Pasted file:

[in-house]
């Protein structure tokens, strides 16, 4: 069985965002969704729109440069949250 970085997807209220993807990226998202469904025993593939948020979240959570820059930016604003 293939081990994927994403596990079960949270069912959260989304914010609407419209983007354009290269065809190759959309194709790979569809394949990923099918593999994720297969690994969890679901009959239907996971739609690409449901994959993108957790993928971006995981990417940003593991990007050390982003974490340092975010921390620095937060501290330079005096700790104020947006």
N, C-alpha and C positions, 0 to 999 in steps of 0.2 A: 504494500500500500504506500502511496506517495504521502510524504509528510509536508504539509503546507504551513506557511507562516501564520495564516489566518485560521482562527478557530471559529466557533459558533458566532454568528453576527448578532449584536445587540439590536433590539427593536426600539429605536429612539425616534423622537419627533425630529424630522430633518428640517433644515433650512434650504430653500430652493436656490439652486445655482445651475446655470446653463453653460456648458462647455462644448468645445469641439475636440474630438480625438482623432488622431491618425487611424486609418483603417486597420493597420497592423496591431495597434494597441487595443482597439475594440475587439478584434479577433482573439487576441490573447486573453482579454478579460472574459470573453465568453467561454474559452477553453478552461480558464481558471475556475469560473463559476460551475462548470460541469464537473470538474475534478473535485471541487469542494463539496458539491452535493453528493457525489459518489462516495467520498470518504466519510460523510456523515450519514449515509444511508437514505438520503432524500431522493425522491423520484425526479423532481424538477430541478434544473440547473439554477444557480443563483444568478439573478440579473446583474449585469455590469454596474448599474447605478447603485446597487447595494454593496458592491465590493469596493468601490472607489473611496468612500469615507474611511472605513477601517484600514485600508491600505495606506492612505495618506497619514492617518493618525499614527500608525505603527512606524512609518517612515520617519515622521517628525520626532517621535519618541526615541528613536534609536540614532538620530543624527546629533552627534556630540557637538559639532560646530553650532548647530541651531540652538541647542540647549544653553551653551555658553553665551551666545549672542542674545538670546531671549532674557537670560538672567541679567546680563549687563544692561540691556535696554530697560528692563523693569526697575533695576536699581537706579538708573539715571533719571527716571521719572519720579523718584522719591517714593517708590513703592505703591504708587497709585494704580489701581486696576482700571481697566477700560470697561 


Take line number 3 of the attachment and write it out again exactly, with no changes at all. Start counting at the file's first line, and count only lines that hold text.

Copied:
N, C-alpha and C positions, 0 to 999 in steps of 0.2 A: 504494500500500500504506500502511496506517495504521502510524504509528510509536508504539509503546507504551513506557511507562516501564520495564516489566518485560521482562527478557530471559529466557533459558533458566532454568528453576527448578532449584536445587540439590536433590539427593536426600539429605536429612539425616534423622537419627533425630529424630522430633518428640517433644515433650512434650504430653500430652493436656490439652486445655482445651475446655470446653463453653460456648458462647455462644448468645445469641439475636440474630438480625438482623432488622431491618425487611424486609418483603417486597420493597420497592423496591431495597434494597441487595443482597439475594440475587439478584434479577433482573439487576441490573447486573453482579454478579460472574459470573453465568453467561454474559452477553453478552461480558464481558471475556475469560473463559476460551475462548470460541469464537473470538474475534478473535485471541487469542494463539496458539491452535493453528493457525489459518489462516495467520498470518504466519510460523510456523515450519514449515509444511508437514505438520503432524500431522493425522491423520484425526479423532481424538477430541478434544473440547473439554477444557480443563483444568478439573478440579473446583474449585469455590469454596474448599474447605478447603485446597487447595494454593496458592491465590493469596493468601490472607489473611496468612500469615507474611511472605513477601517484600514485600508491600505495606506492612505495618506497619514492617518493618525499614527500608525505603527512606524512609518517612515520617519515622521517628525520626532517621535519618541526615541528613536534609536540614532538620530543624527546629533552627534556630540557637538559639532560646530553650532548647530541651531540652538541647542540647549544653553551653551555658553553665551551666545549672542542674545538670546531671549532674557537670560538672567541679567546680563549687563544692561540691556535696554530697560528692563523693569526697575533695576536699581537706579538708573539715571533719571527716571521719572519720579523718584522719591517714593517708590513703592505703591504708587497709585494704580489701581486696576482700571481697566477700560470697561 